• This natural, instinctual bond runs deep and will not easily be broken. Both parties will likely feel that they ‘know’ each other ‘well’ and because of the placement of the contact (by conjunction) in the composite third house, this comfortable rapport is likely to play out in their interpersonal communication.
  • However comfortable the Moon/Neptune contacts may feel, it is in itself is not an indication of romance. Indeed although this contact is one of the classic signatures of a ‘soul mate’ relationship, it is just as often found in purely platonic relationships as it is in those of a sexual nature.
  • Potential problems with such a tight and deep bond like Moon/Neptune include the propensity to lose a vital sense of personal boundaries.
  • Should this happen, it could leave both parties feeling emotionally drained. Another potential problem is that whilst one person endlessly gives (in this case, most likely it would be Ms S), the other person (Mr T) might endlessly take. If this dynamic remains unchecked as the relationship progresses, it could well prompt Ms S (the Moon person) to become increasingly more possessive – demanding more and more attention. In response, this could well prompt Mr T (the Neptune person) to ‘quietly slip away’ and become increasingly ‘emotionally unavailable’.
  • Both Ms S and Mr T need to be always mindful not to slip into a ‘redeemer/victim’ pattern of relating which is common with the Moon/Neptune dynamic. Should this occur and continue unchecked, both parties may begin to unconsciously ‘undermine’ the confidence of the other in order to keep hold of their tight bond.

Openness & Warmth

Another theme repeated in both the synastry and composite chart is that of Sun/Jupiter. This is likely to result in a feeling of natural harmony between Ms S and Mr T, marked by a sense of openness and warmth.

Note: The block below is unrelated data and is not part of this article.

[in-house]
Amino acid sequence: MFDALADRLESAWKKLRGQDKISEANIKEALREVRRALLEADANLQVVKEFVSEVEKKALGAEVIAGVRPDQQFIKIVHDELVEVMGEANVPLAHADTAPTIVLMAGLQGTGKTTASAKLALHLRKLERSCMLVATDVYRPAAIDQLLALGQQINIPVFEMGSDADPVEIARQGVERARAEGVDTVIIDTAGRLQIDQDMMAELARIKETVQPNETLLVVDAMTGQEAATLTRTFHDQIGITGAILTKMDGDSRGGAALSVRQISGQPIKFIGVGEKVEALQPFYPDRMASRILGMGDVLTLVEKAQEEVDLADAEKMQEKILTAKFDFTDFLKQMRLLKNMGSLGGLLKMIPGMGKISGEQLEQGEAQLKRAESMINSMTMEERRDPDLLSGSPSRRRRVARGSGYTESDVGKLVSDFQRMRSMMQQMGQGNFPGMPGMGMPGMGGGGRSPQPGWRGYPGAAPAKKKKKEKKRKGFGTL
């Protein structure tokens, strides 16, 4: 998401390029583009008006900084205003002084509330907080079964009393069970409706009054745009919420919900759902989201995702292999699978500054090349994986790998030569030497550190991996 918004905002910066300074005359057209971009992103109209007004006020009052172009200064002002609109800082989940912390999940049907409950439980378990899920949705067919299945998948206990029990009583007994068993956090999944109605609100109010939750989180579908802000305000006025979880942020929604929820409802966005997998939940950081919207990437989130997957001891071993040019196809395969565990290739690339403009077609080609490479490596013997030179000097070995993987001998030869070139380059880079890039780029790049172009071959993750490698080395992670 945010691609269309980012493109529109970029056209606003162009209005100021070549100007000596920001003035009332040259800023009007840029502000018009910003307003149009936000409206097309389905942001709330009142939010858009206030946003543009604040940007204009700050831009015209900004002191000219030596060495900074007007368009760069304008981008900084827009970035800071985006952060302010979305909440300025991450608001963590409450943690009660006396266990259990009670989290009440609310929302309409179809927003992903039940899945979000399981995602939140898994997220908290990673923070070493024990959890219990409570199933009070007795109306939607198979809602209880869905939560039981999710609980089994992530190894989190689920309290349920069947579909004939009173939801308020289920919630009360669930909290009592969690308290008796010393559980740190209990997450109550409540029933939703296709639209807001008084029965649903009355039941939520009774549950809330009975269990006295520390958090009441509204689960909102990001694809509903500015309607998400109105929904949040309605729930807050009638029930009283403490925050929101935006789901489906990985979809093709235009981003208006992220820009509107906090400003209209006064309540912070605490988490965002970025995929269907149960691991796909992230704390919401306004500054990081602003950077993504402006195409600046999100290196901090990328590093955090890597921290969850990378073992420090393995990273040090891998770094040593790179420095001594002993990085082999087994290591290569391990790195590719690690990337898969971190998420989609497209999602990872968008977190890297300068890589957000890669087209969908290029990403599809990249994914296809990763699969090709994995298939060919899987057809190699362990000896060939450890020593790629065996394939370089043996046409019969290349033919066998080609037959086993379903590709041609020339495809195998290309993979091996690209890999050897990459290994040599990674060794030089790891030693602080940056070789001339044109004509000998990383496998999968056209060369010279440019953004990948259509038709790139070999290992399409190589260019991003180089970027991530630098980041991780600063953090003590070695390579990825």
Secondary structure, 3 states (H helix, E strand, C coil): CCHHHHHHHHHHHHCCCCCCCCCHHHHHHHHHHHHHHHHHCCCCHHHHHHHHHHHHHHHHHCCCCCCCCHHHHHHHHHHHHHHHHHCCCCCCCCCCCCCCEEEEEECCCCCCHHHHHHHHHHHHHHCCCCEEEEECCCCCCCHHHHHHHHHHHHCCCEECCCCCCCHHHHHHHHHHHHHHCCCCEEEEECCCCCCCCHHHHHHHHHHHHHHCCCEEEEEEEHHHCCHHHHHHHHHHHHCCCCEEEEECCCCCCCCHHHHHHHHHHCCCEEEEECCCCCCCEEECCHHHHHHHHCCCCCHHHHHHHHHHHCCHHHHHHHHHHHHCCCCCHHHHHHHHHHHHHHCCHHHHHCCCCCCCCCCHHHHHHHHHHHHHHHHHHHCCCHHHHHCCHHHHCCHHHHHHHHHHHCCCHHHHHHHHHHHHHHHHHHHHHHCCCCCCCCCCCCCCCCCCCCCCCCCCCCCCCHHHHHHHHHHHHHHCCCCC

• In the composite chart, the Sun/Jupiter contact (by conjunction) falls in the 7th house, which is the place of partnerships and marriages.
  • This suggests that should Ms S and Mr T form an alliance akin to a partnership, both will ‘shine brighter’ and enjoy significant personal growth as the result.
  • With the 7th house, however, we must also always remember that it is the not just the place for partnerships but also for ‘open enemies’ – i.e. if you’re not ‘with me’ then you’re ‘against’ me.

Power Plays / Domination

In the composite chart, Pluto is directly opposite the Sun/Jupiter (conjunction). This suggests that if Ms S and Mr T are not careful, their relationship could very well become an open battle ground.

Along the same lines, the composite chart has Mars close to the Midheaven (MC) and in square aspect to both the Ascendant/Descendant axis and composite Venus.  This again highlights the possibility of the relationship ultimately becoming a battleground – as ‘domination’ and ego-fueled ‘power plays’ become the order of the day.